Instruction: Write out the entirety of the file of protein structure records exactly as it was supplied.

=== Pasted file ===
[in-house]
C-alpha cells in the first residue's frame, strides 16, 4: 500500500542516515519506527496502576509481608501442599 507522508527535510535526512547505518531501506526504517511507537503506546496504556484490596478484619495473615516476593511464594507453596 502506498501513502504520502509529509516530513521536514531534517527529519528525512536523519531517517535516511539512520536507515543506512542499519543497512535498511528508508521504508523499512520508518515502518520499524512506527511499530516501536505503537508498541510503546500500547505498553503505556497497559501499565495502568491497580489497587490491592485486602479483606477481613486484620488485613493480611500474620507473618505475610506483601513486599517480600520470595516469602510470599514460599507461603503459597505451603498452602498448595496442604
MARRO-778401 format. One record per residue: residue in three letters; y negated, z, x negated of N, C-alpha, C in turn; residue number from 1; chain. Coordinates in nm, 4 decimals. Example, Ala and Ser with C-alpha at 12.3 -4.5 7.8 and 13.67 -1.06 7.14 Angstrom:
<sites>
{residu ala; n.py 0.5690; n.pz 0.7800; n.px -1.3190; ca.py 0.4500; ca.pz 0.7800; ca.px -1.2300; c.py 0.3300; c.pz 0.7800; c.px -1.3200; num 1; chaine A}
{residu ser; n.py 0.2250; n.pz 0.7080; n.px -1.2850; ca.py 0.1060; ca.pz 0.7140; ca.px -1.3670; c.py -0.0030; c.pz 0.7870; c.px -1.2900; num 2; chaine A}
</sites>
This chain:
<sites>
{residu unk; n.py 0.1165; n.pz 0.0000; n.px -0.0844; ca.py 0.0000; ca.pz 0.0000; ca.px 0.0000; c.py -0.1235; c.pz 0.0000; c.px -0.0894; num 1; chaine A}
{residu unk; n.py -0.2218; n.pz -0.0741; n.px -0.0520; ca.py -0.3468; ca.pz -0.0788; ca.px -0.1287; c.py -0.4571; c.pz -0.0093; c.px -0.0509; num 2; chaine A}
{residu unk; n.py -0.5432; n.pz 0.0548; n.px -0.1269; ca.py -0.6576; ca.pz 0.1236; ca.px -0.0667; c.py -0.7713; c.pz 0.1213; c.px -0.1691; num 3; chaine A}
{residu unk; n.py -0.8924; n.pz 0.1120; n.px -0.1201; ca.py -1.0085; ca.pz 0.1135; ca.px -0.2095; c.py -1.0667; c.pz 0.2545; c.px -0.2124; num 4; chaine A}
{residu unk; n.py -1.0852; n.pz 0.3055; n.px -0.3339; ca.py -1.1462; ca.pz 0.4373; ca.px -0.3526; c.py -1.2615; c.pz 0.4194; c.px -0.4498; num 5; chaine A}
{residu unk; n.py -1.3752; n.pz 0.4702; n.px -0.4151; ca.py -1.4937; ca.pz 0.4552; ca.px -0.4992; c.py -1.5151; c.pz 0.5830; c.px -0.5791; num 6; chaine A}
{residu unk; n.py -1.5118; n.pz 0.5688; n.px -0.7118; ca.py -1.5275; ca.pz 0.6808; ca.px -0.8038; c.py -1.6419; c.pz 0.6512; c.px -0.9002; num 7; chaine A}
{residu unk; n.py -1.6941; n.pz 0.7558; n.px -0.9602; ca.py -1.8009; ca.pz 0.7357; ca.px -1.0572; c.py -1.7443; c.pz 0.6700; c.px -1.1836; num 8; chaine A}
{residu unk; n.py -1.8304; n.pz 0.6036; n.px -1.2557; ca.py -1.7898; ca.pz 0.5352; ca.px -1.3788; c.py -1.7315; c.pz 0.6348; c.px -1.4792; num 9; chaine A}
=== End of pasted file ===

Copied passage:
[in-house]
C-alpha cells in the first residue's frame, strides 16, 4: 500500500542516515519506527496502576509481608501442599 507522508527535510535526512547505518531501506526504517511507537503506546496504556484490596478484619495473615516476593511464594507453596 502506498501513502504520502509529509516530513521536514531534517527529519528525512536523519531517517535516511539512520536507515543506512542499519543497512535498511528508508521504508523499512520508518515502518520499524512506527511499530516501536505503537508498541510503546500500547505498553503505556497497559501499565495502568491497580489497587490491592485486602479483606477481613486484620488485613493480611500474620507473618505475610506483601513486599517480600520470595516469602510470599514460599507461603503459597505451603498452602498448595496442604
MARRO-778401 format. One record per residue: residue in three letters; y negated, z, x negated of N, C-alpha, C in turn; residue number from 1; chain. Coordinates in nm, 4 decimals. Example, Ala and Ser with C-alpha at 12.3 -4.5 7.8 and 13.67 -1.06 7.14 Angstrom:
<sites>
{residu ala; n.py 0.5690; n.pz 0.7800; n.px -1.3190; ca.py 0.4500; ca.pz 0.7800; ca.px -1.2300; c.py 0.3300; c.pz 0.7800; c.px -1.3200; num 1; chaine A}
{residu ser; n.py 0.2250; n.pz 0.7080; n.px -1.2850; ca.py 0.1060; ca.pz 0.7140; ca.px -1.3670; c.py -0.0030; c.pz 0.7870; c.px -1.2900; num 2; chaine A}
</sites>
This chain:
<sites>
{residu unk; n.py 0.1165; n.pz 0.0000; n.px -0.0844; ca.py 0.0000; ca.pz 0.0000; ca.px 0.0000; c.py -0.1235; c.pz 0.0000; c.px -0.0894; num 1; chaine A}
{residu unk; n.py -0.2218; n.pz -0.0741; n.px -0.0520; ca.py -0.3468; ca.pz -0.0788; ca.px -0.1287; c.py -0.4571; c.pz -0.0093; c.px -0.0509; num 2; chaine A}
{residu unk; n.py -0.5432; n.pz 0.0548; n.px -0.1269; ca.py -0.6576; ca.pz 0.1236; ca.px -0.0667; c.py -0.7713; c.pz 0.1213; c.px -0.1691; num 3; chaine A}
{residu unk; n.py -0.8924; n.pz 0.1120; n.px -0.1201; ca.py -1.0085; ca.pz 0.1135; ca.px -0.2095; c.py -1.0667; c.pz 0.2545; c.px -0.2124; num 4; chaine A}
{residu unk; n.py -1.0852; n.pz 0.3055; n.px -0.3339; ca.py -1.1462; ca.pz 0.4373; ca.px -0.3526; c.py -1.2615; c.pz 0.4194; c.px -0.4498; num 5; chaine A}
{residu unk; n.py -1.3752; n.pz 0.4702; n.px -0.4151; ca.py -1.4937; ca.pz 0.4552; ca.px -0.4992; c.py -1.5151; c.pz 0.5830; c.px -0.5791; num 6; chaine A}
{residu unk; n.py -1.5118; n.pz 0.5688; n.px -0.7118; ca.py -1.5275; ca.pz 0.6808; ca.px -0.8038; c.py -1.6419; c.pz 0.6512; c.px -0.9002; num 7; chaine A}
{residu unk; n.py -1.6941; n.pz 0.7558; n.px -0.9602; ca.py -1.8009; ca.pz 0.7357; ca.px -1.0572; c.py -1.7443; c.pz 0.6700; c.px -1.1836; num 8; chaine A}
{residu unk; n.py -1.8304; n.pz 0.6036; n.px -1.2557; ca.py -1.7898; ca.pz 0.5352; ca.px -1.3788; c.py -1.7315; c.pz 0.6348; c.px -1.4792; num 9; chaine A}